Given the scale of investment by our two countries, it is appropriate that companies of all sizes have protections. It is also important that we create the right sort of clause for the future. We should not have two classes of country: ones with which we have ISDS clauses, because we do not trust their legal systems, and those with which we do not. It is important to establish the right sort of clause with the US, which, as the noble Lord says, is a stable democracy, that we can then roll out to the rest of the world, making sure that we have the rule of law.
My Lords, can the noble Lord assure the House that there will be no lowering of current EU standards on things like air quality, water quality, employment standards or animal welfare by virtue of TTIP negotiations?
The President of the EU, President Barroso, has made it very clear that TTIP is not about lowering standards. It was much the same with the single market which did not, I believe, create lower standards. EU laws and fundamental rights are going to be protected as part of these discussions and in discussions with the US. The US is not seeking to change that, although it regards some of the EU regulations as being too low and it also worries about similar matters.
My Lords, does the Minister accept that there is genuine concern that if there is private investment from overseas in our health service and then an incoming Labour Government want to restore it into public financial control, there could be seriously high claims against us which would cause great difficulties? What is being done to ensure that that kind of claim does not cause great difficulties for the NHS in future?
I can assure the noble Lord that such claims would not arise because of TTIP, although there may be contractual claims which are a matter of domestic law. CETA, which was mentioned earlier, states:
“The EU reserves the right to adopt or maintain any measure with regard to the provision of all health services which receive public funding or State support in any form”.
It is quite clear that the decision about how these services are provided is a matter for national and, in the case of the UK, commissioning authorities. It is not going to be decided by TTIP or, indeed, any other trade agreement.
My Lords, can the Minister give the House an assurance that the influence of major multinational companies will not overcome the rights of individuals and small groups of people?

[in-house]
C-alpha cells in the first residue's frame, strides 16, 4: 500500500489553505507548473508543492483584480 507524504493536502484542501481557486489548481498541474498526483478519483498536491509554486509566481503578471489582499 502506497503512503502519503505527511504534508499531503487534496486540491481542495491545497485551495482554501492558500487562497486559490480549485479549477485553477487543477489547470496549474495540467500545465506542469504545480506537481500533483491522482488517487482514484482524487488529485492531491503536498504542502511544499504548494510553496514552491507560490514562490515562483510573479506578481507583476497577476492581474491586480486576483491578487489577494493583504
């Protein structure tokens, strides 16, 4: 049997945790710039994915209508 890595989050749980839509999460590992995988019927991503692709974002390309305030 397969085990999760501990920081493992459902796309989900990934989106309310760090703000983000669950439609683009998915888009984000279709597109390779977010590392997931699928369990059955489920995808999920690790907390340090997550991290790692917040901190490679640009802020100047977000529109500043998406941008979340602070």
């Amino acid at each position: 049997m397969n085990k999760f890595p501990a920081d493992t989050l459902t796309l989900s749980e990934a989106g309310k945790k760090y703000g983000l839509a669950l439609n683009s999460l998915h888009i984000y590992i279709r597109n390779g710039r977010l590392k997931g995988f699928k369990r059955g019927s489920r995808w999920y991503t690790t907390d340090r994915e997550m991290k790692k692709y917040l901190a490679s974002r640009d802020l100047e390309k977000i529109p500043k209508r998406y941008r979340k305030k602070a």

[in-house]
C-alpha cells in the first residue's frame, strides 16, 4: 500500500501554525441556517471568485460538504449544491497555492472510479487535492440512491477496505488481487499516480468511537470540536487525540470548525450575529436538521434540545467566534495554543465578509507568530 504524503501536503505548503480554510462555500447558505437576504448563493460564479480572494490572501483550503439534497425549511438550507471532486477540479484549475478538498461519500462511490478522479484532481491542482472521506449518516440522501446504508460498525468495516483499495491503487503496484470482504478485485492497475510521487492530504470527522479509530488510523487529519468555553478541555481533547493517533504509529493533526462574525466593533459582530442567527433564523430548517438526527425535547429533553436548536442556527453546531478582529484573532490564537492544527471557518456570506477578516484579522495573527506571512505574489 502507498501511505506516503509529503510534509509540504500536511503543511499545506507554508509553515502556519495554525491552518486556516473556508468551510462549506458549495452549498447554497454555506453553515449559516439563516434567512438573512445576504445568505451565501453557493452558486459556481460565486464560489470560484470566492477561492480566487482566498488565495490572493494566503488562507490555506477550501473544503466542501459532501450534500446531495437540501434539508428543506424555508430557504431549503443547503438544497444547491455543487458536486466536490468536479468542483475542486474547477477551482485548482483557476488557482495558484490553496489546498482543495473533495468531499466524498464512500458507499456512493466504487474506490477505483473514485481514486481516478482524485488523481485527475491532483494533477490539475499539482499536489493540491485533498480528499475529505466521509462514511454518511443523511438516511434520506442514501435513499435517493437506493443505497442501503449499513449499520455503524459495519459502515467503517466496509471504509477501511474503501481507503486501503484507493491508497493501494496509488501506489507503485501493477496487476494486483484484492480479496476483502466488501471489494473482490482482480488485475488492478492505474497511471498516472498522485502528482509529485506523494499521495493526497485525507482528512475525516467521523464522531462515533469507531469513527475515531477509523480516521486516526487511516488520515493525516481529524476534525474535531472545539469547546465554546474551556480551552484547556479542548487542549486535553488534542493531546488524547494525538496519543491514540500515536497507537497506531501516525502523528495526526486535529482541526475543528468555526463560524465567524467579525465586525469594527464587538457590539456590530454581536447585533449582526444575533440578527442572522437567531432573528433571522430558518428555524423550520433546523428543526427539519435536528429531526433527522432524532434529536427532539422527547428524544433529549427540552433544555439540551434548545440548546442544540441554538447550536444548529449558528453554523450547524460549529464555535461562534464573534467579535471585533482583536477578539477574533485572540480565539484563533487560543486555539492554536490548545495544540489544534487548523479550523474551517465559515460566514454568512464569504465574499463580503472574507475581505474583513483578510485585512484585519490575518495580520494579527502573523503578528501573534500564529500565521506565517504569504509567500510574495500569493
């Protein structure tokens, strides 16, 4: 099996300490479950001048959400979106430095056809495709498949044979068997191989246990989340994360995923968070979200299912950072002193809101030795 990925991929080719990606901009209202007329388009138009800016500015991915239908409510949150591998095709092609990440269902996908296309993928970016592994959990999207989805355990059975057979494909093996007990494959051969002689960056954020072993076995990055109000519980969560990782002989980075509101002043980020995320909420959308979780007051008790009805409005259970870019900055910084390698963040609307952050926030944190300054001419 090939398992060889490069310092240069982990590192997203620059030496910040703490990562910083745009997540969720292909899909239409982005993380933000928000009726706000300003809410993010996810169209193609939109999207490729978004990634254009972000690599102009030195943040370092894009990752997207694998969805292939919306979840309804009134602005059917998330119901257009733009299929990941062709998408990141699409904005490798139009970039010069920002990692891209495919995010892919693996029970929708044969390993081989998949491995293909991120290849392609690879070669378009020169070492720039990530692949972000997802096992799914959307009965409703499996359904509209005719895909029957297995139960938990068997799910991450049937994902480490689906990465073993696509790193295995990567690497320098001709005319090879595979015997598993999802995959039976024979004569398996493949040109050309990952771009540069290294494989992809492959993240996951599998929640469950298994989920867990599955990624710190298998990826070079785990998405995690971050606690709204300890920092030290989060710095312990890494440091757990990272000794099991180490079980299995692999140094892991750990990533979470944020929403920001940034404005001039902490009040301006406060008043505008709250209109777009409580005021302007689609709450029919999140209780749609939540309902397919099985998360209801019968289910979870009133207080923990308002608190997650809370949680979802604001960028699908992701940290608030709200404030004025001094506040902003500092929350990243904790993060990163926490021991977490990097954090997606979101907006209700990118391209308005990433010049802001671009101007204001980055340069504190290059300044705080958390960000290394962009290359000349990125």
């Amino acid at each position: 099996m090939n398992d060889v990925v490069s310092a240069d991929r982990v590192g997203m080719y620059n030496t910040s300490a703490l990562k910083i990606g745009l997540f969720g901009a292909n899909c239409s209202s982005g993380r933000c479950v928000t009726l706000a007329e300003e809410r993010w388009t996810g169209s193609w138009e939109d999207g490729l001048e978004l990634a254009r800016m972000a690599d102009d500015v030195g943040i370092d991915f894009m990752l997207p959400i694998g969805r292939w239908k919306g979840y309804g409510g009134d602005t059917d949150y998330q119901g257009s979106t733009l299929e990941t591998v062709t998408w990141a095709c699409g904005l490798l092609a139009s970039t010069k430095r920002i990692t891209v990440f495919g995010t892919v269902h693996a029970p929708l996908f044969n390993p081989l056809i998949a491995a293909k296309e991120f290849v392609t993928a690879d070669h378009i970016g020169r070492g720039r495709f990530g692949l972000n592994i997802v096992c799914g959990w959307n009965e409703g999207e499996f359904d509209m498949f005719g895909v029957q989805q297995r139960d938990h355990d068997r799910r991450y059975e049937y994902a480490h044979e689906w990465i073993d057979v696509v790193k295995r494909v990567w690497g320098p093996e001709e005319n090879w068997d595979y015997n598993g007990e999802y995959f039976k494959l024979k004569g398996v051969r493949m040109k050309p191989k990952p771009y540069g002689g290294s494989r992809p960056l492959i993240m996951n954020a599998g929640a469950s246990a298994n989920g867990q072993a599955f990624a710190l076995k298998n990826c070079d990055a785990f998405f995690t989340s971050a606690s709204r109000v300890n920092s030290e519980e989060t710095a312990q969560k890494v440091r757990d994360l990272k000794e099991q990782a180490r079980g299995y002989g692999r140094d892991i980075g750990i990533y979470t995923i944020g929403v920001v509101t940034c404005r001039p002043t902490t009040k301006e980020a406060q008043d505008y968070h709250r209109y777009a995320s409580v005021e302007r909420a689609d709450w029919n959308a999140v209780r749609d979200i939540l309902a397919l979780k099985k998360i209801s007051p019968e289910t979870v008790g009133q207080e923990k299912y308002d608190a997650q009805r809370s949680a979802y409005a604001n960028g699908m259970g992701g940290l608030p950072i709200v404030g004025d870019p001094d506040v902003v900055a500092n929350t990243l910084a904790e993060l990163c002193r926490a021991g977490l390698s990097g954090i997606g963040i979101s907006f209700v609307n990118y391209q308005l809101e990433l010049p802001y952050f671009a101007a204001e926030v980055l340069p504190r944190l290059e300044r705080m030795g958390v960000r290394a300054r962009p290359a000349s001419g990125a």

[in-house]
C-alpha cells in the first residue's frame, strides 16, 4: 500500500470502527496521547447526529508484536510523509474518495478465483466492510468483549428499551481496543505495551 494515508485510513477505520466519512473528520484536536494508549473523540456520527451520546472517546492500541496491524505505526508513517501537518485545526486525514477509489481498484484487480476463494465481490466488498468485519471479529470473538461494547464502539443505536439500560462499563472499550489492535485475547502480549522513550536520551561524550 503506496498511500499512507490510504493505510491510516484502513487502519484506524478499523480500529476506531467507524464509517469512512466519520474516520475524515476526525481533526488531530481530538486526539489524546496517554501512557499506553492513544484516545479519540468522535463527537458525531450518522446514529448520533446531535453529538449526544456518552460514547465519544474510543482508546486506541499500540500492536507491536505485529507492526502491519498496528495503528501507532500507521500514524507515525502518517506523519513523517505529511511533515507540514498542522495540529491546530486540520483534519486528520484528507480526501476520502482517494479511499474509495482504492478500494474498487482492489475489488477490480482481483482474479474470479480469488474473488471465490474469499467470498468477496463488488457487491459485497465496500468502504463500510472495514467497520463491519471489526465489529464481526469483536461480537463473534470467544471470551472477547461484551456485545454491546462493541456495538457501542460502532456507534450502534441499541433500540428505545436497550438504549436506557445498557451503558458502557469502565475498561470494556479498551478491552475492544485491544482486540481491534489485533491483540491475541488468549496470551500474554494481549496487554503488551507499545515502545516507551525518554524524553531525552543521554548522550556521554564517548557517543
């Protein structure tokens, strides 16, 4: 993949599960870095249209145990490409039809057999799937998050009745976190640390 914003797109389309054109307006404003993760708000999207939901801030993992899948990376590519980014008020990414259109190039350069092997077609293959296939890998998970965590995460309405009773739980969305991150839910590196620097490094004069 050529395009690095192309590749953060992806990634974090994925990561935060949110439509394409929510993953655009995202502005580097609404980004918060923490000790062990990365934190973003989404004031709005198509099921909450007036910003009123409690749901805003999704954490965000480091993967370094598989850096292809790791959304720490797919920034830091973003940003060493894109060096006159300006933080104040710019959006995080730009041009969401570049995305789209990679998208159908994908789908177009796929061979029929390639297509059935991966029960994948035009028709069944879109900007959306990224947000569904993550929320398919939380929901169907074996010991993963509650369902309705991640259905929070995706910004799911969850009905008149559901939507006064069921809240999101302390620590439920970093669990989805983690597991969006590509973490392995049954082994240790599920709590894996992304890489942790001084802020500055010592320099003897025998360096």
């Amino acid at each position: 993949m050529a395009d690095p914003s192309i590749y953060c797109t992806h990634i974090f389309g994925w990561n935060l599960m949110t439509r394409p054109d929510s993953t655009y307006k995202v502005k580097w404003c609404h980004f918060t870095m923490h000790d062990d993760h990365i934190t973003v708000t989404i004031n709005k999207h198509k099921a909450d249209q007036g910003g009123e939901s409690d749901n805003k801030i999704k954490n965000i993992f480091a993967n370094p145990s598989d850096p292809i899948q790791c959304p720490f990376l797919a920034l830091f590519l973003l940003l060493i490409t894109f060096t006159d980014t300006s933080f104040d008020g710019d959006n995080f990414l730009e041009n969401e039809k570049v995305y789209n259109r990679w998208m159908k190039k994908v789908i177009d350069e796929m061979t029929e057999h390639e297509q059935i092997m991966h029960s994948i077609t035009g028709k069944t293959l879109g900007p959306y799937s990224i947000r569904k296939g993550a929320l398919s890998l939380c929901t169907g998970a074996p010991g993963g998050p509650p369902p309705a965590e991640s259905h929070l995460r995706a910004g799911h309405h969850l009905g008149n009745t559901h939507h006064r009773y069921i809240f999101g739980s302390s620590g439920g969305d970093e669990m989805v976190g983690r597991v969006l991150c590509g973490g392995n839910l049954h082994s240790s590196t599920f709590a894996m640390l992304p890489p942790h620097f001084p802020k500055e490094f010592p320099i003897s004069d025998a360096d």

I can very much give that assurance. The groups we consult with in the UK and the steering group used by the EU are a mixture of large and small companies, consumer groups and NGOs. That will continue and we are hearing their voices very strongly. It must be understood that TTIP is going to be most beneficial to consumers, who will see lower prices, and to small companies which find the barriers caused by trade distortions far more difficult to cope with than the global multinationals. This will be the first agreement to have a small business chapter and I welcome that very substantially.
My Lords, I have listened extremely carefully to the Minister. He said that, provided the Government do not wish our National Health Service to be privatised, it will be protected. Can he give a guarantee that all parts of our current Government do not intend, with or without TTIP, further to privatise our National Health Service, because they have already started doing it?
Decisions regarding the NHS are made by the commissioning authorities. If I recall correctly, substantial privatisation of the health service took place under the previous Government. It will be a matter for the democratically elected Government and the commissioning authorities as to what may be done by private services and what may not.
My Lords, there has been a great deal of scaremongering about the National Health Service and TTIP. Might it be helpful for BIS to highlight the EU directive on NHS procurement which makes it absolutely clear that the NHS will not be caught by TTIP contracts?
That is absolutely correct. In fact, Commissioner de Gucht has been very clear:
“Public services are always exempted ... The argument is abused in your country for political reasons”.
That is pretty clear. The US has also made it entirely clear. Its chief negotiator said that it was not seeking for public services to be incorporated. No one on either side is seeking to have the NHS treated in a different way. The EU is very clear on that and trade agreements to date have always protected public services. That will absolutely continue within TTIP.